Blog Global Health Center

A personal case study on white coat syndrome

Written by Caitlin Shin, MA, BS, MD candidate at the California University of Science and Medicine; Summer Pediatric Research in Global Health Translation (SPRIGHT) Scholar at the 2023 Institute for Public Health Summer Research Program

Blog post author, Shin, and her sister at Shin’s white coat ceremony

During my time in the Institute for Public Health Summer Research Program – Public and Global Health track, I had the privilege to attend a presentation by Lisa de las Fuentes, MD, MS, co-director of the Cardiovascular Imaging and Clinical Research Core Laboratory, on Identifying and Modifying Disease Exposure. As I listened to her speak on identifying elevated blood pressures in the U.S. population, I recalled the day when I was 18 years old, that my primary care provider expressed concern about my blood pressure.

“Hmmm, your blood pressure seems quite elevated for someone your age. Are you nervous right now?”

With a confused look plastered on my face, I shook my head, but in truth, I was quite anxious. I knew I was due for a flu shot and blood draw that visit.

Ever since I was a toddler, the sight of a stethoscope around a person’s neck brought tears and worry. Syringes symbolized discomfort and pain while stickers and lollipops could only console me so much. To this day, even as a medical student, health care providers giving me injections still make me nervous. (Thankfully, the stethoscope around my own neck does not bring me the same anxiety.)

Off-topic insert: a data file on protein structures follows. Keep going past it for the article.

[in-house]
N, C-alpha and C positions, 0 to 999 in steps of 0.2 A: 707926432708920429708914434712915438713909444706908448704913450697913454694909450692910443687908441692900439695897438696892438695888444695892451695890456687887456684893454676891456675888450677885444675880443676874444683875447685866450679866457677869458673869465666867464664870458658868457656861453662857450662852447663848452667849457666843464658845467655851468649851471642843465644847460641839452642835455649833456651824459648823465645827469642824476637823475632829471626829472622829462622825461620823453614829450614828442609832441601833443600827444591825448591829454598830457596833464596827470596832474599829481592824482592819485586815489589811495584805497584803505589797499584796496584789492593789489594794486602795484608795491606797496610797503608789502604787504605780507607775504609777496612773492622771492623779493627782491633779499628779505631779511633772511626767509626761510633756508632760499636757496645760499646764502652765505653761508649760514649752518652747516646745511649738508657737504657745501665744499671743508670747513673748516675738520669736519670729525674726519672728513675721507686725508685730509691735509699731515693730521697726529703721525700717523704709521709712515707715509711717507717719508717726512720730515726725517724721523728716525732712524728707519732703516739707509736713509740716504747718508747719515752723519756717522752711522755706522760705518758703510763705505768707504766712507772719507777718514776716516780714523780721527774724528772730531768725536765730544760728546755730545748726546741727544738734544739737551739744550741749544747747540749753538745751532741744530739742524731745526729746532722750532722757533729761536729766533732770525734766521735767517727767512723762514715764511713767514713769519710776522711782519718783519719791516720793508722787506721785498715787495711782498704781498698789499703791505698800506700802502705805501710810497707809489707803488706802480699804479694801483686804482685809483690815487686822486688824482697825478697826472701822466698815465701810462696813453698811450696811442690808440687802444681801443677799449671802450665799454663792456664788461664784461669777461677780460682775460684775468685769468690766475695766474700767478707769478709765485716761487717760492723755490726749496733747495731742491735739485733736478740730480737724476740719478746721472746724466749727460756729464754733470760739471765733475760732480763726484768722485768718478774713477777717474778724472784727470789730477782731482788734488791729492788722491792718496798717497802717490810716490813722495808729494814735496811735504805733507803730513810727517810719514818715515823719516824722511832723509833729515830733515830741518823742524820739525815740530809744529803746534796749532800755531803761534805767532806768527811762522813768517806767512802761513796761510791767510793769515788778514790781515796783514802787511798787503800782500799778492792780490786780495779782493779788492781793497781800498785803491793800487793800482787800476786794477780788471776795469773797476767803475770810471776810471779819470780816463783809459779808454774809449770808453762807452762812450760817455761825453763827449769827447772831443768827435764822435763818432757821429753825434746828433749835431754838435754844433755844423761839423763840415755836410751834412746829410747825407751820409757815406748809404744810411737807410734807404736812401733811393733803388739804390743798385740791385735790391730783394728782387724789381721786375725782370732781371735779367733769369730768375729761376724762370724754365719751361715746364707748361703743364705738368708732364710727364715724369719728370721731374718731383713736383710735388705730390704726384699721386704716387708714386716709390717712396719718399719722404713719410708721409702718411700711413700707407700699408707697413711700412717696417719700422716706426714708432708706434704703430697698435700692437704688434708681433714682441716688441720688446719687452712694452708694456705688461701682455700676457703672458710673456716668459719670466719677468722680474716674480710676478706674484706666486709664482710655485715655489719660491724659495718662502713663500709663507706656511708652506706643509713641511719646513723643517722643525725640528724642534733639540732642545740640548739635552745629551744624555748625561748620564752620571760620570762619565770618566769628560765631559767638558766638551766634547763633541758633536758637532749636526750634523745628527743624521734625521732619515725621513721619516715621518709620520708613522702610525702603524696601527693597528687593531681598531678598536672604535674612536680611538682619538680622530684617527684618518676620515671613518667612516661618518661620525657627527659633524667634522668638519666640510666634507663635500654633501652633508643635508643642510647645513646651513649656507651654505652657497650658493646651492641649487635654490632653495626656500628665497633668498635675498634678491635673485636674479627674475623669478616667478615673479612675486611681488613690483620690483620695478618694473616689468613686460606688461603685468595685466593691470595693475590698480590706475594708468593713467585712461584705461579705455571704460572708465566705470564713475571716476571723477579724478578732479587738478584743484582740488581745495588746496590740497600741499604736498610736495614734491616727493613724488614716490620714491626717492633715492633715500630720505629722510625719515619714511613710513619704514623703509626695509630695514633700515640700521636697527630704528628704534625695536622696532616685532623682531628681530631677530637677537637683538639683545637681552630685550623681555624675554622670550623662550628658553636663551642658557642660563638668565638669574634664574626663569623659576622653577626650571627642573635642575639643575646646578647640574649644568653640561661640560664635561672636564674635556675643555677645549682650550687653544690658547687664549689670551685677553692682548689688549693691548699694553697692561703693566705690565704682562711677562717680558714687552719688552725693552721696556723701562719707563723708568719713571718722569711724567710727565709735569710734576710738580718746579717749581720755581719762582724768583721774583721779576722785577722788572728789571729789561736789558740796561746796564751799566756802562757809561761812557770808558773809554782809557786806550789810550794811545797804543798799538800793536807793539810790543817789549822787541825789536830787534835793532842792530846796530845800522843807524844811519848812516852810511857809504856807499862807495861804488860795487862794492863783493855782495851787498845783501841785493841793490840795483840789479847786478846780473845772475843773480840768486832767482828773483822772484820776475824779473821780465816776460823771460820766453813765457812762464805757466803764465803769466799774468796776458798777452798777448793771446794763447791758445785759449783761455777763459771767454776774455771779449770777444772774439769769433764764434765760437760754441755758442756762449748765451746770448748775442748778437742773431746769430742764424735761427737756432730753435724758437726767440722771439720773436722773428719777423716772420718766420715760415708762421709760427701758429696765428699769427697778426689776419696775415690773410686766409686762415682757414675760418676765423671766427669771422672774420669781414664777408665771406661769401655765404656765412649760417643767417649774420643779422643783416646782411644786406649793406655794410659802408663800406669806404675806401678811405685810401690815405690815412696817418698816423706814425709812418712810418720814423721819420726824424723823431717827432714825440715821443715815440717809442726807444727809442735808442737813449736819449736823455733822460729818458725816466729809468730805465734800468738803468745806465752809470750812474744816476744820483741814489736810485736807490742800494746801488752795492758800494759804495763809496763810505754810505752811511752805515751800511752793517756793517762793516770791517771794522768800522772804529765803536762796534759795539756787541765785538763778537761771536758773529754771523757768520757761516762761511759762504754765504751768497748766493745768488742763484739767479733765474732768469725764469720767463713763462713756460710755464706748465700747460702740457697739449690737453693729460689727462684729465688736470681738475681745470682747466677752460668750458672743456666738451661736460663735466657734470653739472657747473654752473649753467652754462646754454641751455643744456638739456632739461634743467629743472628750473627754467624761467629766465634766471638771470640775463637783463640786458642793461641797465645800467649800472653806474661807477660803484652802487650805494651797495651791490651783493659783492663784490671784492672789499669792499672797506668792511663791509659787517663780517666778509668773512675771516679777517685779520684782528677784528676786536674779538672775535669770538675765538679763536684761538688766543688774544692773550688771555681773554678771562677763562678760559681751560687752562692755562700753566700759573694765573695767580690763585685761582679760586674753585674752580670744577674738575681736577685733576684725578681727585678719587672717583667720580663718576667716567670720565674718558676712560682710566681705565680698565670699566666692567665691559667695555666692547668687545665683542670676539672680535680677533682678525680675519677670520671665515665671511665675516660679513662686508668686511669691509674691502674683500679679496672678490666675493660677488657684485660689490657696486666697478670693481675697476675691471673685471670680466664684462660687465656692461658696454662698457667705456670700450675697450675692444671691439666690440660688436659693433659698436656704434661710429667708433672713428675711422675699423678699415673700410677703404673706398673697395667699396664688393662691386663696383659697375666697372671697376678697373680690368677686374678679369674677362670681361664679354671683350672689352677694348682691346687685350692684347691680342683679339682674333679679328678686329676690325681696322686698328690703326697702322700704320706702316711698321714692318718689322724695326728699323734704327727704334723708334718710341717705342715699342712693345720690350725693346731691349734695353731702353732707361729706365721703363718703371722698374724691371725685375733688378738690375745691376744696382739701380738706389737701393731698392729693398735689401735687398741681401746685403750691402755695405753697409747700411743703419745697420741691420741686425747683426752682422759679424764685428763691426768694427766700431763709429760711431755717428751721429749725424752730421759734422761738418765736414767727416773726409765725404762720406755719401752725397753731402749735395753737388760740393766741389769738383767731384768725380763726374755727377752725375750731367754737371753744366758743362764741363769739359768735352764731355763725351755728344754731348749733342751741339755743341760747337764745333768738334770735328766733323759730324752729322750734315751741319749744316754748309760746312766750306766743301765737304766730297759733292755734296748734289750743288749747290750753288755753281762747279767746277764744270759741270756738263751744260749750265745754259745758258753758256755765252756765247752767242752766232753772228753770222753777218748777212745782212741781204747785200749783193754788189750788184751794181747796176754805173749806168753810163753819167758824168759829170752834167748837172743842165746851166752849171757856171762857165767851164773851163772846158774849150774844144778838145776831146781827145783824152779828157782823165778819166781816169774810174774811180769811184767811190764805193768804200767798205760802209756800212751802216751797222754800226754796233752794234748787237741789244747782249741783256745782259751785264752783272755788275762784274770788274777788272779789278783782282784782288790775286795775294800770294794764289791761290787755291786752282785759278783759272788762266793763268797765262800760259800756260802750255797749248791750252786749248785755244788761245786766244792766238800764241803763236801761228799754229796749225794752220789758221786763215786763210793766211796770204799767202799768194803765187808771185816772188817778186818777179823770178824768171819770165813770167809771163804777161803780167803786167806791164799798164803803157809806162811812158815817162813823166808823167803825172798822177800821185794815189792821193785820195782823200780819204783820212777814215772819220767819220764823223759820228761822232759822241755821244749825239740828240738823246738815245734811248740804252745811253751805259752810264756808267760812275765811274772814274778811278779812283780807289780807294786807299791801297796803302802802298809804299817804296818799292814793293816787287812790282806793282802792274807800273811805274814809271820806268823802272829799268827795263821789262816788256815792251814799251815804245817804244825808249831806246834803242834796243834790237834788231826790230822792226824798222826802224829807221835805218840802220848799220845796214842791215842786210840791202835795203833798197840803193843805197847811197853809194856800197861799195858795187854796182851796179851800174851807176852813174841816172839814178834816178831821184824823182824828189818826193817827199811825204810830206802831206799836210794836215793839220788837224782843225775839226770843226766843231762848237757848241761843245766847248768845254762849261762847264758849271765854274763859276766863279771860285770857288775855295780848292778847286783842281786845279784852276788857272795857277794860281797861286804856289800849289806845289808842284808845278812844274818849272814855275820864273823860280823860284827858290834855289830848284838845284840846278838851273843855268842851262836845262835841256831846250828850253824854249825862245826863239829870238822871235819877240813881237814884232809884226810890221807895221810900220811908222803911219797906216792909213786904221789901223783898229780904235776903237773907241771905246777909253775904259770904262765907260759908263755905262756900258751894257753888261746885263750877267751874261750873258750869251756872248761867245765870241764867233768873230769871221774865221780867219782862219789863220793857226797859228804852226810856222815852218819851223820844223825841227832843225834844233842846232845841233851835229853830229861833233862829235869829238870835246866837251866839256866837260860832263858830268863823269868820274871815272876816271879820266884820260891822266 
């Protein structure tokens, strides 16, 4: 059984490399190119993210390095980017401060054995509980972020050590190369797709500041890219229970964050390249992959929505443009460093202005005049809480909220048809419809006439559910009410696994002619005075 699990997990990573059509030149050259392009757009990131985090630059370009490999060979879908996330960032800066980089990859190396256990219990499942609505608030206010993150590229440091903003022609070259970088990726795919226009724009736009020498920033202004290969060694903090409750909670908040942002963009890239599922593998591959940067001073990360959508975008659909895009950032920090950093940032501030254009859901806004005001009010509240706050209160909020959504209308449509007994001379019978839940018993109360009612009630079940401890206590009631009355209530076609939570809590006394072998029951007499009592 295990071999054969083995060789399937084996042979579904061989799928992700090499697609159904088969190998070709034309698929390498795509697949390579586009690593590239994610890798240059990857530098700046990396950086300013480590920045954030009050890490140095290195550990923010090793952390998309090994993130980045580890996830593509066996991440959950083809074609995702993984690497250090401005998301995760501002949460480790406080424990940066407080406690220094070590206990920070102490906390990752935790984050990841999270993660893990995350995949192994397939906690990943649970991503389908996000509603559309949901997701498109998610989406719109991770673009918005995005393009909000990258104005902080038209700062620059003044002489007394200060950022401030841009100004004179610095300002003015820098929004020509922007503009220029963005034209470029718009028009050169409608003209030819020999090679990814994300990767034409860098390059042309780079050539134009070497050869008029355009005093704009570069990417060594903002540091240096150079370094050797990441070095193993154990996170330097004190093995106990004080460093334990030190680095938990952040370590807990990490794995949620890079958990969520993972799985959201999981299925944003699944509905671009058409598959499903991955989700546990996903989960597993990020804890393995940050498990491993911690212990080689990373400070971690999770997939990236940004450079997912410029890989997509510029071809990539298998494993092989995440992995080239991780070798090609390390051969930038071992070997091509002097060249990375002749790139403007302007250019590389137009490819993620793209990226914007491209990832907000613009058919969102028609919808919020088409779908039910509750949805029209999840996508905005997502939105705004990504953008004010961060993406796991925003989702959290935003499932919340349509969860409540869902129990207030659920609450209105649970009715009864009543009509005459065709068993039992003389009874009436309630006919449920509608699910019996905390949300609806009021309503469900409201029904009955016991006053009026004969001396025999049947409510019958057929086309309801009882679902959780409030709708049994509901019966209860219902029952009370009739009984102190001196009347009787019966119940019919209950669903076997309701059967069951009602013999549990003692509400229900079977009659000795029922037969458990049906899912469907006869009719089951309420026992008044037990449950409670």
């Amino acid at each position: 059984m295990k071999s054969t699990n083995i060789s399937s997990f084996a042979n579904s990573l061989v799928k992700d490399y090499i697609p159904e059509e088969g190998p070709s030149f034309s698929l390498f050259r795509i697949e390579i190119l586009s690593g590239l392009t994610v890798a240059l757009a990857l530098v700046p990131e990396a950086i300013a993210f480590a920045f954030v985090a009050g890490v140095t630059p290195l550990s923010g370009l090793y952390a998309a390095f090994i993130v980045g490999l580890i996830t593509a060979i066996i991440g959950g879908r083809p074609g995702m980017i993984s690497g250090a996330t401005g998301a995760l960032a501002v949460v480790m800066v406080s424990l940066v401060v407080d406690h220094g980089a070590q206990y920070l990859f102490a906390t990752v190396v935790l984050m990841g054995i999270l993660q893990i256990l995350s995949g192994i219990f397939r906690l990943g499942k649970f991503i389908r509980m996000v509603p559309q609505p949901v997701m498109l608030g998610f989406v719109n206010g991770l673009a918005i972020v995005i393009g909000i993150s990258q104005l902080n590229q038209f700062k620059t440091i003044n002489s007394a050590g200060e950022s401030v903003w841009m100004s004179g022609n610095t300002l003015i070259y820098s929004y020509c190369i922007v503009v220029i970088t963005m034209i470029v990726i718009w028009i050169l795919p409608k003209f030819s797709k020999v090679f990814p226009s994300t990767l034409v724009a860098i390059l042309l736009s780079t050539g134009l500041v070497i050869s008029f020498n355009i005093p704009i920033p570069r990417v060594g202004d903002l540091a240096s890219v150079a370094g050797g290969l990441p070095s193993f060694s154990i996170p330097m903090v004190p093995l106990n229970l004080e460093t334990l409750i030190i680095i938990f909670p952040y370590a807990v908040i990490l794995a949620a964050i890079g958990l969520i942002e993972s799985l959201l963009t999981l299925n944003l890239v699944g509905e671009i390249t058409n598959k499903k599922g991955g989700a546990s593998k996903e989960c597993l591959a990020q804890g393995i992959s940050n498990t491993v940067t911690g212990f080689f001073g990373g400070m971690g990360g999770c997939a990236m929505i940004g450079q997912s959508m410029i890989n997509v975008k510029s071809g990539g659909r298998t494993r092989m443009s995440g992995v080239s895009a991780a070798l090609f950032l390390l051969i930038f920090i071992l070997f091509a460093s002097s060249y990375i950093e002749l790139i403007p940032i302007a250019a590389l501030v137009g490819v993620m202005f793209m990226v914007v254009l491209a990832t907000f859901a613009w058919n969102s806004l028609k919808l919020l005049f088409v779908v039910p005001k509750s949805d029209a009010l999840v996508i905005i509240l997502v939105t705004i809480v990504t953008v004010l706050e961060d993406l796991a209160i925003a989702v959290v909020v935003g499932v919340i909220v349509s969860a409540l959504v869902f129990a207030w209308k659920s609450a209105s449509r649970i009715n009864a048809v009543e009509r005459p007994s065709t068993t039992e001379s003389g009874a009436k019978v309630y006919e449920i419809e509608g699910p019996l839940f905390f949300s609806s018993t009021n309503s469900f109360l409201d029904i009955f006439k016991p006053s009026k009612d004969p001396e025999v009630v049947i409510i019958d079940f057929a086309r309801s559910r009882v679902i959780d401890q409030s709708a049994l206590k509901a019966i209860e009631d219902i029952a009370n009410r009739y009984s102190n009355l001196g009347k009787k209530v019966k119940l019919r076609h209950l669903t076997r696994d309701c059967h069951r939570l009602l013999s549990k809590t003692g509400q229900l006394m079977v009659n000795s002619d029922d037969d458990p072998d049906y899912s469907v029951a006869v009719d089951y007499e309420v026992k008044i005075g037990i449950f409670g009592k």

My primary care provider’s concern did not last too long when I later came back with a paper filled with normal blood pressure readings, which had been taken in the comfort of my own home, twice a day. My physician saw that I had a case of white coat syndrome, which is defined as elevated blood pressures due to anxiety within a health care setting.

De las Fuentes’ lecture not only reminded me of my own experiences with navigating my elevated blood pressure, but it also provided me with more context on how white coat syndrome could manifest in my future medical career. When I start my clinical rotations next year and see an elevated blood pressure reading on a patient’s chart, I need to make sure to ask proper follow-up questions to truly see if their reading was elevated due to a cardiovascular problem or anxiety. If I decide to pursue research in internal medicine or cardiology, white coat syndrome could potentially skew readings taken in the clinic and ultimately alter the precision of my data.

As both a future physician and a patient who still feels bouts of anxiety at medical check-ups, I am determined to approach each patient encounter with compassion, understanding, and a genuine desire to alleviate their anxieties.

Overall, from this lecture, I can not only incorporate the knowledge that de las Fuentes provided into my medical education, but I can also bring my personal experiences of anxiety during my medical visits to the clinic. As I continue my medical journey, this personal case study will remain etched in my memory, reminding me of the importance of empathetic care, thorough investigation, and the power of addressing anxieties at the sight of a white coat.